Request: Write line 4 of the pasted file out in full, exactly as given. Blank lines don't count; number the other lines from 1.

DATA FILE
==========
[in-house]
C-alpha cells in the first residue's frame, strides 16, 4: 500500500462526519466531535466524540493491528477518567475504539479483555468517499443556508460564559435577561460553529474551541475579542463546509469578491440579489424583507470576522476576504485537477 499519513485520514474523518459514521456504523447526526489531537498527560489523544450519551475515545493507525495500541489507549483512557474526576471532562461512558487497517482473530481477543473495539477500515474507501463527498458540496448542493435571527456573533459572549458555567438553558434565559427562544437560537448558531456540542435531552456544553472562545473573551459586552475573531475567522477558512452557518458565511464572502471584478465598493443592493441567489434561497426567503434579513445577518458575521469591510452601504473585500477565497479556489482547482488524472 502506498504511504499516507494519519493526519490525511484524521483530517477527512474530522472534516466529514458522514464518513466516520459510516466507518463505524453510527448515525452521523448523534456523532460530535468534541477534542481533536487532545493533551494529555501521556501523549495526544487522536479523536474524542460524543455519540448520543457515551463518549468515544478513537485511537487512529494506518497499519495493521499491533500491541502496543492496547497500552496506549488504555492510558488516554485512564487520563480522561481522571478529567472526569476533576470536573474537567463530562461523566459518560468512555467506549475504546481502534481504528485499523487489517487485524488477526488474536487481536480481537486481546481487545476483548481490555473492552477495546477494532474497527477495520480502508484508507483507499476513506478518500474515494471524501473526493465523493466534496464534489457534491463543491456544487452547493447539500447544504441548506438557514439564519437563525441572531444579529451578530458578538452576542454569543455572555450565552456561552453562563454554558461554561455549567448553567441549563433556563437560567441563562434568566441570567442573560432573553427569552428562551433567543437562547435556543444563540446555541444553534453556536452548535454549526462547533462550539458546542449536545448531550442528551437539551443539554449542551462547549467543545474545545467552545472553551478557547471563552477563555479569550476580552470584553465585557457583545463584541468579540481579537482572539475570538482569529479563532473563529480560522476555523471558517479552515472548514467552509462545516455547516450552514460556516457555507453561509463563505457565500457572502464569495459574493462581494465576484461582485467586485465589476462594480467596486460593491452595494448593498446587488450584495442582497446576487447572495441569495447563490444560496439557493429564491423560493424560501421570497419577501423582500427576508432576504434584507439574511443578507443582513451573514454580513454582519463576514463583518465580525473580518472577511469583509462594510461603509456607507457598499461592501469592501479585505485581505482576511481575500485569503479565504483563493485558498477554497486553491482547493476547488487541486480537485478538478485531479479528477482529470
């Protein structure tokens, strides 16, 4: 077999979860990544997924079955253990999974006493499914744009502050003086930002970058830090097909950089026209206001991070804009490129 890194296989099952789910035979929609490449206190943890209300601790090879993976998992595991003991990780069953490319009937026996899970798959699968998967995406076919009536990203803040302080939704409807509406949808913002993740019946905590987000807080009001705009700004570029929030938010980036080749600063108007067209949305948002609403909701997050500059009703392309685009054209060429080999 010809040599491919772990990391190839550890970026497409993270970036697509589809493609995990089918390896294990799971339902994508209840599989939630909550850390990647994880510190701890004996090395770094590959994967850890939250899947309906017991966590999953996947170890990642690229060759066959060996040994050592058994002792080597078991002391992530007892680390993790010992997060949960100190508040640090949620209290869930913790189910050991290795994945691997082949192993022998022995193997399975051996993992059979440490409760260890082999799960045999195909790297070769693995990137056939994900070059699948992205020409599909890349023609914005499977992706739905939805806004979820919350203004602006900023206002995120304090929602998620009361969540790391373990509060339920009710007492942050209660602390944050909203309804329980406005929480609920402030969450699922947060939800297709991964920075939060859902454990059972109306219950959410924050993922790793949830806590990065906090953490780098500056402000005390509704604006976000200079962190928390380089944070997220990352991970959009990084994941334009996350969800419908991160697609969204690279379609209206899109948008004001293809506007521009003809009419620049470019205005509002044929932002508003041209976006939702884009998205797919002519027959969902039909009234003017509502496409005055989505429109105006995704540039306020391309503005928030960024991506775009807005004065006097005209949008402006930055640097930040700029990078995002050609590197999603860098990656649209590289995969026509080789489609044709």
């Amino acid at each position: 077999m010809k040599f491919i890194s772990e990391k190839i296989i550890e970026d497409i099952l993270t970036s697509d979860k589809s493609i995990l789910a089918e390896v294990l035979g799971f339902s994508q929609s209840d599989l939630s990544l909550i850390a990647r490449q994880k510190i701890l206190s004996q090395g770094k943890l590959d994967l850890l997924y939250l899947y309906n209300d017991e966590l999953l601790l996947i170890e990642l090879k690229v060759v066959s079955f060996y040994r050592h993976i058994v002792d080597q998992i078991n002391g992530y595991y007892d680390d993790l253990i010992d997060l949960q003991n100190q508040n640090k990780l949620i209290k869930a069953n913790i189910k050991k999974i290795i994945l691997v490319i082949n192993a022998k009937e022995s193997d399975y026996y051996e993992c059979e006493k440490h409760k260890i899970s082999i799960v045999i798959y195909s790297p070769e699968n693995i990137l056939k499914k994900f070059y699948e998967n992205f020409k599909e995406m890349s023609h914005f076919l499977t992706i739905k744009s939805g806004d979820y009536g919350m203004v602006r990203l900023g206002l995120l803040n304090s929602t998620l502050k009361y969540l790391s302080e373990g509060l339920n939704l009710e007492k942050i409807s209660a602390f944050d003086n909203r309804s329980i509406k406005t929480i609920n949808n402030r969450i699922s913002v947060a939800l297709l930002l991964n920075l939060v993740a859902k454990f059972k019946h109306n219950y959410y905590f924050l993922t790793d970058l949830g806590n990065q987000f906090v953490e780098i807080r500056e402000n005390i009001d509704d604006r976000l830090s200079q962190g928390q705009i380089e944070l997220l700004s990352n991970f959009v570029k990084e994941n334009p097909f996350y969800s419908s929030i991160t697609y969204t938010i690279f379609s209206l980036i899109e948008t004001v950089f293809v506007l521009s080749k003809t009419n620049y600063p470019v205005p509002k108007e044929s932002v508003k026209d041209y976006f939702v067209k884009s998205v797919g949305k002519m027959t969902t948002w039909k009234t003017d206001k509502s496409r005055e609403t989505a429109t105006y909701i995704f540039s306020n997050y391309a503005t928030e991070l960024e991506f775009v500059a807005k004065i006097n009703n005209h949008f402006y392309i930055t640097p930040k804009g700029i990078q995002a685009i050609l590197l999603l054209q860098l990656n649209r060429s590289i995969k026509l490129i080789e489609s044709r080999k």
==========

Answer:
């Amino acid at each position: 077999m010809k040599f491919i890194s772990e990391k190839i296989i550890e970026d497409i099952l993270t970036s697509d979860k589809s493609i995990l789910a089918e390896v294990l035979g799971f339902s994508q929609s209840d599989l939630s990544l909550i850390a990647r490449q994880k510190i701890l206190s004996q090395g770094k943890l590959d994967l850890l997924y939250l899947y309906n209300d017991e966590l999953l601790l996947i170890e990642l090879k690229v060759v066959s079955f060996y040994r050592h993976i058994v002792d080597q998992i078991n002391g992530y595991y007892d680390d993790l253990i010992d997060l949960q003991n100190q508040n640090k990780l949620i209290k869930a069953n913790i189910k050991k999974i290795i994945l691997v490319i082949n192993a022998k009937e022995s193997d399975y026996y051996e993992c059979e006493k440490h409760k260890i899970s082999i799960v045999i798959y195909s790297p070769e699968n693995i990137l056939k499914k994900f070059y699948e998967n992205f020409k599909e995406m890349s023609h914005f076919l499977t992706i739905k744009s939805g806004d979820y009536g919350m203004v602006r990203l900023g206002l995120l803040n304090s929602t998620l502050k009361y969540l790391s302080e373990g509060l339920n939704l009710e007492k942050i409807s209660a602390f944050d003086n909203r309804s329980i509406k406005t929480i609920n949808n402030r969450i699922s913002v947060a939800l297709l930002l991964n920075l939060v993740a859902k454990f059972k019946h109306n219950y959410y905590f924050l993922t790793d970058l949830g806590n990065q987000f906090v953490e780098i807080r500056e402000n005390i009001d509704d604006r976000l830090s200079q962190g928390q705009i380089e944070l997220l700004s990352n991970f959009v570029k990084e994941n334009p097909f996350y969800s419908s929030i991160t697609y969204t938010i690279f379609s209206l980036i899109e948008t004001v950089f293809v506007l521009s080749k003809t009419n620049y600063p470019v205005p509002k108007e044929s932002v508003k026209d041209y976006f939702v067209k884009s998205v797919g949305k002519m027959t969902t948002w039909k009234t003017d206001k509502s496409r005055e609403t989505a429109t105006y909701i995704f540039s306020n997050y391309a503005t928030e991070l960024e991506f775009v500059a807005k004065i006097n009703n005209h949008f402006y392309i930055t640097p930040k804009g700029i990078q995002a685009i050609l590197l999603l054209q860098l990656n649209r060429s590289i995969k026509l490129i080789e489609s044709r080999k």